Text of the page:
- Jim Caple, Senior Writer, ESPN.com
- 0 Shares
Sunday afternoon, 84-year-old Jim Whittaker climbed to the top of the 10½-inch mound at Seattle’s Safeco Field to throw out the ceremonial first pitch in front of 20,000-some fans at the Mariners game. Anyone who has ever been in that position can tell you how daunting it is -- remember Carl Lewis? -- but Whittaker has placed his feet atop far higher peaks.
The highest peak, in fact.
Fifty years ago Wednesday, Whittaker became the first American to reach the 29,029-foot summit of Mount Everest when he and Sherpa Nawang Gombu climbed the final demanding steps up the mountain’s South Col in excruciating conditions.
"We had 50 mph winds, and it was 35 below zero," Whittaker said. “We were out of oxygen, and we were in the death zone. There is one thought that enters your mind when you place that first step on the summit, and that’s how to get down.
“I pulled out my Eddie Bauer parka, grabbed an American flag, pounded it into the ice with my ice ax, grabbed my camera and handed it to Gombu. He took a picture, then we packed up and got the hell off. There was no more bottled oxygen, and as I said, we were in the death zone and nothing lives there for any length of time."
Nothing may live in the death zone, but Whittaker’s feat endures as an inspiring moment in the history of U.S. climbers. His accomplishment on Everest (as well as his work with Recreational Equipment Inc.) helped propel untold numbers of Americans into the wild and up into the heights. I still vividly recall as an 8-year-old at a Mount Rainier visitors center, staring at a mannequin of Whittaker in his climbing gear and listening to his recorded account of the Everest expedition.
“It was sort of the golden age of climbing that was started," Whittaker said. “We were behind Europe; the British, with Sir Edmund Hillary, were up Everest first. And we began to build from there, and climbing began to really catch on. Now climbing is really quite popular, rock climbing especially, but snow and ice too."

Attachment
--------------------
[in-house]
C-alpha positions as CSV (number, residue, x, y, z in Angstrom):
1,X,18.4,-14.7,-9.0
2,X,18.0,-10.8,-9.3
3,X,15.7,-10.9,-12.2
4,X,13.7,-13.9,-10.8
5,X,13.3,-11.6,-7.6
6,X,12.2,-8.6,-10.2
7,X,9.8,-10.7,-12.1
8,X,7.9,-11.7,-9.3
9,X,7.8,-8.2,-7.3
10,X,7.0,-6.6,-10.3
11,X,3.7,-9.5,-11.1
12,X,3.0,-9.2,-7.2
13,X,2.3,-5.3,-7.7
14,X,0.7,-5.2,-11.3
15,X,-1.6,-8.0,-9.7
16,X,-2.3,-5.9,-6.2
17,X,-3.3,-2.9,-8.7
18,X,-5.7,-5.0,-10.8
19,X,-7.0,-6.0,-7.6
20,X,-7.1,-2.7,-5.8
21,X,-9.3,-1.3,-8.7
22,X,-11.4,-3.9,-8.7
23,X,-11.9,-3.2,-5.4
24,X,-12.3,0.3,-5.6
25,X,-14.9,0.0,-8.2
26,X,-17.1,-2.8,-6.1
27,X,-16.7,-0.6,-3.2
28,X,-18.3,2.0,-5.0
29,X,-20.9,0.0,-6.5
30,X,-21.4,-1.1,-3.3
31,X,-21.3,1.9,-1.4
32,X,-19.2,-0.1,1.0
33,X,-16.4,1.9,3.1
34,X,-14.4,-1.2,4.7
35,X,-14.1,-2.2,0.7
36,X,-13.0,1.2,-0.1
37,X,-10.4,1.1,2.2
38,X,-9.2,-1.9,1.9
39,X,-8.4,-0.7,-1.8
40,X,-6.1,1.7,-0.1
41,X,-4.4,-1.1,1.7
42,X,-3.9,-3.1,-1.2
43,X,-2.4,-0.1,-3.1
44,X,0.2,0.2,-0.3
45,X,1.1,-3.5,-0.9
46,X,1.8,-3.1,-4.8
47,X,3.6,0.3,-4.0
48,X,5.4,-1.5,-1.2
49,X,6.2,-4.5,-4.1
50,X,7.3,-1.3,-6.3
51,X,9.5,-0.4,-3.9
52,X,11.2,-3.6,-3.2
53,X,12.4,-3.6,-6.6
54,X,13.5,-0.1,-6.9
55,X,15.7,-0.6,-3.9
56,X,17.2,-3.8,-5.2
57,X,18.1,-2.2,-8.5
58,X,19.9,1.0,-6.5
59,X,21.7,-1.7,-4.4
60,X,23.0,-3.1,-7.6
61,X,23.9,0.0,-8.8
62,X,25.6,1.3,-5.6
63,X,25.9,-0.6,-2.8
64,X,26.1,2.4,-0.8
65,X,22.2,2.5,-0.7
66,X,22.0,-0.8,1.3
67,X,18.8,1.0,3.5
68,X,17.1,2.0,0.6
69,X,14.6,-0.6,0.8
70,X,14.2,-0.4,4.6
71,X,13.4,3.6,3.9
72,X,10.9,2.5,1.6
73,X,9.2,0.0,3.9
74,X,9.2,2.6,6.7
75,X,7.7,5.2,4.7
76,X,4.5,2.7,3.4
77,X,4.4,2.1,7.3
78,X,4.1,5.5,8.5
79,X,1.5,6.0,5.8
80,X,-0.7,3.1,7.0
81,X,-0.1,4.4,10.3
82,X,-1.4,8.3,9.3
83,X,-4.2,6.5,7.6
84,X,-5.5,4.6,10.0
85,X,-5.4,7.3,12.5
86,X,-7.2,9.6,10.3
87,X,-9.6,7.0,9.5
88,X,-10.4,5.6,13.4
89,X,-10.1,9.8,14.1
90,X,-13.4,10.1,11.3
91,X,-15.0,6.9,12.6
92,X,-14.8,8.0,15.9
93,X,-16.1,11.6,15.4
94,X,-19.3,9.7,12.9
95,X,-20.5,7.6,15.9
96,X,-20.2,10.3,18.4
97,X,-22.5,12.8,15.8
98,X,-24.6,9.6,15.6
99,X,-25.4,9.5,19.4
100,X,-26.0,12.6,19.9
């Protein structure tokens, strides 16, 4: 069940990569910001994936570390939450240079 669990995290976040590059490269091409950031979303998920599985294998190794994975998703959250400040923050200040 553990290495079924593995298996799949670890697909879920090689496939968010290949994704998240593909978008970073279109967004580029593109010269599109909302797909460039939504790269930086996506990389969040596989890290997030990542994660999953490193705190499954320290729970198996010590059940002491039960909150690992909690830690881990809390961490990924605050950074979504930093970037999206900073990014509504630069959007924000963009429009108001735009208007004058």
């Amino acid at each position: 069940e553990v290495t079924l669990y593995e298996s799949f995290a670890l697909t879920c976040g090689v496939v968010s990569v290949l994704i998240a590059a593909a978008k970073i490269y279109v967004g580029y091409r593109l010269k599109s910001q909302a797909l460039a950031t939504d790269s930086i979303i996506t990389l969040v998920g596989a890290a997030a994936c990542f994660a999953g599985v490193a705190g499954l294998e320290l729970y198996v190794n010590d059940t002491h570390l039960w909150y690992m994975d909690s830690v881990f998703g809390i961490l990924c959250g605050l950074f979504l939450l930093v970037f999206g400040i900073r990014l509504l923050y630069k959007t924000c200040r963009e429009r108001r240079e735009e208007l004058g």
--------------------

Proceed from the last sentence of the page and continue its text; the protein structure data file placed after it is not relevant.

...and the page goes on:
Climbing Everest has become so popular that the remote peak -- Whittaker had to hike 185 miles just to start his climb -- can become so clogged with hopeful mountaineers it’s as if they were in a security line at the airport. (Fortunately, they aren't required to remove their boots.)
"All the people on the mountain create bottlenecks and people get trapped high and they can’t move because of the bottlenecks and they run out of their bottled oxygen in the death zone," Whittaker said. “So that’s very dangerous, and people die. People died last year, and more people will be in trouble [again]. They have to regulate the people on the mountain, like we do on Mount Rainier. There can be only so many people in order to avoid those huge bottlenecks."
Not that Whittaker is discouraging anyone from climbing. Quite the opposite. When I asked Whittaker whether, at age 51, I was too old to climb 14,409-foot Mount Rainier, he was almost disgusted by the question. After all, not only did he climb Everest in 1990 when he was in his 60s, but the Seattle native has also climbed Rainier 80 times.
“It’s still there. It’s not going away," he said. “You should do it. You've gotta do it at least once so you can look at the summit of the mountain and say, 'Yeah, I’ve been up there.' You should do it once. C’mon, get off your butt and get that thing."
Listening to Whittaker still speaking passionately about his sport at age 84, it became clear that climbing takes you far loftier places than merely the top of a mountain.
“Oh, man, it’s wonderful. You learn about yourself," he said. “You leave your ego behind you. You become a frail human being. You’re in tune with nature. You are sublime, almost, on some of the peaks, looking down on the rest of the world. It’s a wonderful, wonderful experience. Climbing is a wonderful sport -- just to get out into nature and into this magical planet that we’re lucky to be on.
“I tell people when they get out onto the edge, it’s where you learn the most. Because you’re pushing yourself and learning your boundaries. You’re learning what you can do and what you can’t. It’s good to get out on that edge. If you’re not living on the edge, you’re taking up too much space."
He’s right. I must get off my butt. I must climb Rainier. Wherever we reside, whatever our capabilities, we all must push ourselves as high as we can, just as Whittaker has repeatedly done. Not into the death zone, but into the life zone.